Their expectant hearts beating almost out of their chests; they stare at me from the piano bench. Their little brains wonder and worry about the almighty sticker. Hoping their hard work on Boogie-Woogie Goose or Indian Dance paid off this week. I try to give a few notes. Make sure to count here. Play more legato there. I try infusing musical tidbits before the grumbling starts. Finally I give in, “Good work! Give yourself a sticker!” They let out a sigh and scramble to affix a multi-colored winged-hamster to their music as a sign of achievement.
I know they absorbed about half of the notes I gave them and the rest we have time to work on during the rest of the lesson. But, I wonder if I stopped giving out stickers would my students still understand success? If children do not get stickers often enough, they drop out. If students do not get good grades, they get discouraged. If singers do not get enough praise, they get misguided and resentful. Then, I think, what valuable tidbits do I forgo in favor of the ego-boost?
Self-improvement drives my personal motivation. Motivation does not rely solely on reward. Nor does it rely on the action or inaction of someone else. Practicing self-improvement and helping others is the key to success. This is a difficult concept to prove to my piano students. However, I realized that the fleeting ego-boost is far less rewarding than overcoming professional challenges.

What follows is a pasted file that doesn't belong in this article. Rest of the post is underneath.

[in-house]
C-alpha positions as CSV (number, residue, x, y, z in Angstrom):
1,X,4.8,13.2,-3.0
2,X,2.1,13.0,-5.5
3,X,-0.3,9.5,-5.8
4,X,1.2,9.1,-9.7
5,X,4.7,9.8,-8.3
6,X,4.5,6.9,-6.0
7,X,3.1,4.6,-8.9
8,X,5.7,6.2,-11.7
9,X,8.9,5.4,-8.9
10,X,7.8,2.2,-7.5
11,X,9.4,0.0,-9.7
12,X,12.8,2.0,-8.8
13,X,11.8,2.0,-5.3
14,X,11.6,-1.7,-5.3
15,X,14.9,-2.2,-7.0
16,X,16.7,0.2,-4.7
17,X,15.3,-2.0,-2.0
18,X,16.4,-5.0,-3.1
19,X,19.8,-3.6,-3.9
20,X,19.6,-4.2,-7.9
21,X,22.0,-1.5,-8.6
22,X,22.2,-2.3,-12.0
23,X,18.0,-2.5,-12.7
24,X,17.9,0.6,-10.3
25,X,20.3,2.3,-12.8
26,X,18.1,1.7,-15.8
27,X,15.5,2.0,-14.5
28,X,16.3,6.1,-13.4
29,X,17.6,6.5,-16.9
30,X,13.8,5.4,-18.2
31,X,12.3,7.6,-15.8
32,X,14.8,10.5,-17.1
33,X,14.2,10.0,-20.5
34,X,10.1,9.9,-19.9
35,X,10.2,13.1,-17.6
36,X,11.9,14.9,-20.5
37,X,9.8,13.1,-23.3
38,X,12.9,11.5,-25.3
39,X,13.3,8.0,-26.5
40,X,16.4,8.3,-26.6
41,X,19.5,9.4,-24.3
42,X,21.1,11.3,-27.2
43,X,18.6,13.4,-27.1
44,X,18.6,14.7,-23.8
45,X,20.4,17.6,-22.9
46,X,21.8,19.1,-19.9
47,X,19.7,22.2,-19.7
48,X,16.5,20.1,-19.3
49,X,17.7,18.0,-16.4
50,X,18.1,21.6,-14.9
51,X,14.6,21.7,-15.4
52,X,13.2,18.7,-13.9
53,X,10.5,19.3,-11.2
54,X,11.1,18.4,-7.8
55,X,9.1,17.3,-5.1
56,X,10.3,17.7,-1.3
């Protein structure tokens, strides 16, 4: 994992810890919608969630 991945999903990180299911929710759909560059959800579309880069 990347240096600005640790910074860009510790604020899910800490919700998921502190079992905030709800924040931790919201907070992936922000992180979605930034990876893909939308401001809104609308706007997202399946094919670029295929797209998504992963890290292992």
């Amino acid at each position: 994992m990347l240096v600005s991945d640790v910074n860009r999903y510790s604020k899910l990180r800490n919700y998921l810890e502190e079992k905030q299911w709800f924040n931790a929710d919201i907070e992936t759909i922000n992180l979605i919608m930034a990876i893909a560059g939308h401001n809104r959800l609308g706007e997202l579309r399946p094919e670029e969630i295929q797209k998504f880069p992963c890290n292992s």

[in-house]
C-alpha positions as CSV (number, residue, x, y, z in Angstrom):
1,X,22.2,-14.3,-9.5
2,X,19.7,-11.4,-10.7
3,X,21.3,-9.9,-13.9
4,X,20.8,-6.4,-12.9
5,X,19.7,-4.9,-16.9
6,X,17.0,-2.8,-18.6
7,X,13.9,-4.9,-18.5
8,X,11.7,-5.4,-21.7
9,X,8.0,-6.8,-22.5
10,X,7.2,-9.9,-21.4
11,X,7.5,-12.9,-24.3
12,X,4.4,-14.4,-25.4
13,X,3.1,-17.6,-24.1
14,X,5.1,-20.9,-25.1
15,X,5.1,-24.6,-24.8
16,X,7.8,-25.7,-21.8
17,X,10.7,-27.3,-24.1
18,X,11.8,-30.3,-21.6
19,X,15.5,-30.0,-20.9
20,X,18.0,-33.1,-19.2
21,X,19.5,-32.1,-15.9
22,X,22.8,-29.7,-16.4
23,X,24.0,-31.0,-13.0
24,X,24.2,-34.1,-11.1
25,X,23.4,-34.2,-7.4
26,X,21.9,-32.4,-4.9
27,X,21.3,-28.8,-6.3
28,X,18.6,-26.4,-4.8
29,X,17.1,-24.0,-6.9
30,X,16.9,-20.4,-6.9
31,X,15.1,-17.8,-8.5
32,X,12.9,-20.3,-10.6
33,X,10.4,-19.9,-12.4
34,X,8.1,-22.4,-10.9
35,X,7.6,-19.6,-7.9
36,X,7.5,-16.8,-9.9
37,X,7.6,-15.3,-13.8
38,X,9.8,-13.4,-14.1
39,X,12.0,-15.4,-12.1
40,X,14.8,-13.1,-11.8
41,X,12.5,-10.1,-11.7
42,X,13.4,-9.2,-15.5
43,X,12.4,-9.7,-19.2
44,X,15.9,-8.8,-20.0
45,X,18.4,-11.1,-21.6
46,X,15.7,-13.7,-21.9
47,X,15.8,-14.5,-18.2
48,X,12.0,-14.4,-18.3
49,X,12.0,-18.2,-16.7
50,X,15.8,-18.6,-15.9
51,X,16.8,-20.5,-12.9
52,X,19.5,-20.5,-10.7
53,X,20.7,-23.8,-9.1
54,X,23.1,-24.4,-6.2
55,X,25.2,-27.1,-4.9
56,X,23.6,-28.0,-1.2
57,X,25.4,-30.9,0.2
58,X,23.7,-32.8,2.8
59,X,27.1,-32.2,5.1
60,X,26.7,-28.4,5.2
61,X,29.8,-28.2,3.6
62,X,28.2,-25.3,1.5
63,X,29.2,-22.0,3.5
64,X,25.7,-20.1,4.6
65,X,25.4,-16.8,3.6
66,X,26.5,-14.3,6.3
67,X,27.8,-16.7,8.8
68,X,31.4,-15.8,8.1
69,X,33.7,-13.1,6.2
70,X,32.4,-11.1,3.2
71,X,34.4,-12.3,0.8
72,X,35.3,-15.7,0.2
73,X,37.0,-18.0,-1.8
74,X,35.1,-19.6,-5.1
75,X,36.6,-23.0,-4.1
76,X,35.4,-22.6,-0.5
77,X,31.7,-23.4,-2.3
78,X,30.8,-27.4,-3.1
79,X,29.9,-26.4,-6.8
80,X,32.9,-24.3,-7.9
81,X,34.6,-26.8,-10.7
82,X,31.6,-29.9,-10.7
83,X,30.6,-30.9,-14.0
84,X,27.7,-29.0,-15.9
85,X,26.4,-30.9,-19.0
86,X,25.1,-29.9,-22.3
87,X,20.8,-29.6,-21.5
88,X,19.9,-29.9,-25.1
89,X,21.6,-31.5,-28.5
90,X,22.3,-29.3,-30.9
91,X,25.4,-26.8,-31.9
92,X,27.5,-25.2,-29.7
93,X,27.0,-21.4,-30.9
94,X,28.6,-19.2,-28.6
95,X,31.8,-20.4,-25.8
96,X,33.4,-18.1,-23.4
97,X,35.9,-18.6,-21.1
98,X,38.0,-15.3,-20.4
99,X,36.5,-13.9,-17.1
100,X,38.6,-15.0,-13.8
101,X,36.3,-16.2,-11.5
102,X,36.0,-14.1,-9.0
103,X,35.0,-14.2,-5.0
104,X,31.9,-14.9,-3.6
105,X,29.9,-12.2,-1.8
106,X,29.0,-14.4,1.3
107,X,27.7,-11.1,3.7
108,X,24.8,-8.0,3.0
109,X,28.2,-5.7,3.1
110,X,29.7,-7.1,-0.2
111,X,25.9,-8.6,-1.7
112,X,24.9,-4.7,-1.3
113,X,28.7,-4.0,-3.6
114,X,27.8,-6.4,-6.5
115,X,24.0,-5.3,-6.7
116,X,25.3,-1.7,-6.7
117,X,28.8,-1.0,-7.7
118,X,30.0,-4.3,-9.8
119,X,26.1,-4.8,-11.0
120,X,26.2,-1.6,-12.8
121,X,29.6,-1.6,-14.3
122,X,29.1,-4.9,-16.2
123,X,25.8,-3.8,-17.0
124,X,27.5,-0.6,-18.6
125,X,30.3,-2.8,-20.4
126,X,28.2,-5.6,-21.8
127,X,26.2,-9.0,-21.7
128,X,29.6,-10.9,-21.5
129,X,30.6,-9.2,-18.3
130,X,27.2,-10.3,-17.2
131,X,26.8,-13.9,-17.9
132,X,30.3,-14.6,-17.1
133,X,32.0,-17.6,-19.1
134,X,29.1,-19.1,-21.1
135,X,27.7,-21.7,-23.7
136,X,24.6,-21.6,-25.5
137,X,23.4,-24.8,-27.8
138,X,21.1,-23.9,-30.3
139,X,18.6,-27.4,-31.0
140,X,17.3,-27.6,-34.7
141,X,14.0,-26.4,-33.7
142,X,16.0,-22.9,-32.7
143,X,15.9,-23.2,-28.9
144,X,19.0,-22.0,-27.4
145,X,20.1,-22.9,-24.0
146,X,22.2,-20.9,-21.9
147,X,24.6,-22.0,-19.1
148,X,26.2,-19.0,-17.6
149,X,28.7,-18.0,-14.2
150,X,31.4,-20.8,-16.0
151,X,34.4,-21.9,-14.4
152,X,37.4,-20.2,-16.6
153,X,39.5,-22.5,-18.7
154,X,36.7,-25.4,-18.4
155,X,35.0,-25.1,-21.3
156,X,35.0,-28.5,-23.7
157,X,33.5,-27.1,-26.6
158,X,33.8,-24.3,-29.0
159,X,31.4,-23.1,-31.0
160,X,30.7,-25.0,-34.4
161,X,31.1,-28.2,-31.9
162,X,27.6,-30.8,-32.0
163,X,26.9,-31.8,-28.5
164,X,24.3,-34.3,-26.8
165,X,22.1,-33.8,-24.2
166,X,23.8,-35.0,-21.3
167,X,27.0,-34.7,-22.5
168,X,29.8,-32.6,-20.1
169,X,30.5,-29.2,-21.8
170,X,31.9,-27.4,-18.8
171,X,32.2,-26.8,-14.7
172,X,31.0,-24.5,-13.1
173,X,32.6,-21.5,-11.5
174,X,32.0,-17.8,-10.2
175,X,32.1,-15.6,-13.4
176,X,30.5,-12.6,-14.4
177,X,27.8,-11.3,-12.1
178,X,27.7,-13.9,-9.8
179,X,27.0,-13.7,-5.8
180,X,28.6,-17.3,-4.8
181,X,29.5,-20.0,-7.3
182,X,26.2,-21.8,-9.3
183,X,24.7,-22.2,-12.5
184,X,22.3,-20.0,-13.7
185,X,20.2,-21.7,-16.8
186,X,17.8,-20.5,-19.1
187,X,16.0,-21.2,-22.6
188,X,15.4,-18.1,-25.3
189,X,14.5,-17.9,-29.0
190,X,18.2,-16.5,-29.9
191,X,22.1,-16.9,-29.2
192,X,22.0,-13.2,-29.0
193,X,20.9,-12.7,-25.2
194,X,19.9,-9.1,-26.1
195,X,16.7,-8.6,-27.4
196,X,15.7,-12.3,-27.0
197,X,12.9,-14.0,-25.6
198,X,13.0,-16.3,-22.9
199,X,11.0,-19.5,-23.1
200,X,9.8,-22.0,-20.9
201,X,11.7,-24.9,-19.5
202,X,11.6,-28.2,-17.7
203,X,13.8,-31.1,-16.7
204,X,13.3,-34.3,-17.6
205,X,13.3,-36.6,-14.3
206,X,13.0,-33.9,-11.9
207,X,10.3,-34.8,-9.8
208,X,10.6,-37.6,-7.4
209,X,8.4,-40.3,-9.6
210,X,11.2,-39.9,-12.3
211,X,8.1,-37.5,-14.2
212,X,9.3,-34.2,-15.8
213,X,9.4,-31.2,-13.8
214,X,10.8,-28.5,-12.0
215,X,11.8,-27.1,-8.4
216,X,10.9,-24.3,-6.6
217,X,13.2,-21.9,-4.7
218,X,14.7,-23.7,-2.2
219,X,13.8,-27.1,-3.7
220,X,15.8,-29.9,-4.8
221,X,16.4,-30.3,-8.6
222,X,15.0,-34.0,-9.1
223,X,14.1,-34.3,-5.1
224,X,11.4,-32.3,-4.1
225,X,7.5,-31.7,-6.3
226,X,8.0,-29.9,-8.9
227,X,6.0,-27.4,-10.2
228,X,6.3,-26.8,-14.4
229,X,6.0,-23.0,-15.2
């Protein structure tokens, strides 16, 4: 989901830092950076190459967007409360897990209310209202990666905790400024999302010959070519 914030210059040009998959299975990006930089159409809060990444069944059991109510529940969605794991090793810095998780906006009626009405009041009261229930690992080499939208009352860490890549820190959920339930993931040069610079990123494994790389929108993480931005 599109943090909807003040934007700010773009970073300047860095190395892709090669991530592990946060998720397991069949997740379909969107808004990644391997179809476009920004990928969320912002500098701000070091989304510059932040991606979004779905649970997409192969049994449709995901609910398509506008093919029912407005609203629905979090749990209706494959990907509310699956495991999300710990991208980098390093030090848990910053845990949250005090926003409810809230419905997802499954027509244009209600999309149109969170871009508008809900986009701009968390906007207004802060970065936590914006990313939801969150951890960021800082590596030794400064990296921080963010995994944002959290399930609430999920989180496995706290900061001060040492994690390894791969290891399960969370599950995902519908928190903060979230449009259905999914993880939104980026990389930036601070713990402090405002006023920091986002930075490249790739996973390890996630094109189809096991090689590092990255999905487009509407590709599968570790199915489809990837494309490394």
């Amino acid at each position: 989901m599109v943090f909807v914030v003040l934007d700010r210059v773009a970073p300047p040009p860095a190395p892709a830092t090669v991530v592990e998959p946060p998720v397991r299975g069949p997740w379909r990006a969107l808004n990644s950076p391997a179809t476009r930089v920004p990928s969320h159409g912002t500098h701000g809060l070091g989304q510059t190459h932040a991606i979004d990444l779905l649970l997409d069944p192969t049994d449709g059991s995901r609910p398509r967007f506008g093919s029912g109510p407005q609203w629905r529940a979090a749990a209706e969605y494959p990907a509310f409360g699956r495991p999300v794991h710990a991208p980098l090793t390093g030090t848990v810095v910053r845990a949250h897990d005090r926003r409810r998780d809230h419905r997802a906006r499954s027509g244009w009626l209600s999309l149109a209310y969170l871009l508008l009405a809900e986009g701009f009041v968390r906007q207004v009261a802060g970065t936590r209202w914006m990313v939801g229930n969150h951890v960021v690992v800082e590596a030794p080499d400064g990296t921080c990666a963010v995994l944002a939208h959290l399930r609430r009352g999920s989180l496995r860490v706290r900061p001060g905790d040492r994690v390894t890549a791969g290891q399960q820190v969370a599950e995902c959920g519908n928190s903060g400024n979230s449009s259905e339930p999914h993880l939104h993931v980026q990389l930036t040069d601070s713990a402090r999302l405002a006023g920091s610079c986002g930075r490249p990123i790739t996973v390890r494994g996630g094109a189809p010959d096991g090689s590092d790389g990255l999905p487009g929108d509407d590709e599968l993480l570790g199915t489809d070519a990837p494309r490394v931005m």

I am firmly entrenched in the “You Make Your Own Future” camp. Based on that belief, I launched the Federal Hill Parlor Series (FHPS) in July 2010. It gives me the opportunity to work with businesses, producers, and musicians that have been right around the corner the whole time. It is very gratifying to feature other musicians as well. I enjoy furthering their exposure to different audiences and fostering better relationships with my colleagues in the community. FHPS also allows room for continual self-improvement because its true value is in the long-term arc of the project.
Many diverse challenges arise while running your own music series. Graduate school provided the tools for analyzing music, working on technique, and sending out a press packet or two. But, they did not cover the importance of networking. We also did not cover the fundamentals of fundraising. Realistically, not very many schools are giving tips on inventive programming, either. FHPS presents many variables for self-improvement that will all contribute to a well-rounded singing career.
Our most recent open house featured a composer and electronic-musician friend of mine, Erik Spangler (DJ Dubble8.)
We collaborated on a set for classical voice and turntables. I had brainstormed possible programs, many months ago, and this one really lodged in my imagination. I started to call around trying to find anyone with experience in this type of collaboration and came up with nada. So, I went to Erik and said, “I know that people are doing this. I know it is out there. I want to do it. We’ll figure it out as we go along.”
Erik, being a saint of imagination and possibility, said yes. We decided to use George Crumb’s song cycle “A Journey Beyond Time” as our foundation. Crumb set African-American spirituals for voice and percussion ensemble and the style seemed to align with the type of music Erik composes. I felt very strongly about using accessible melodies and texts to ease the audience into a very conceptual concert.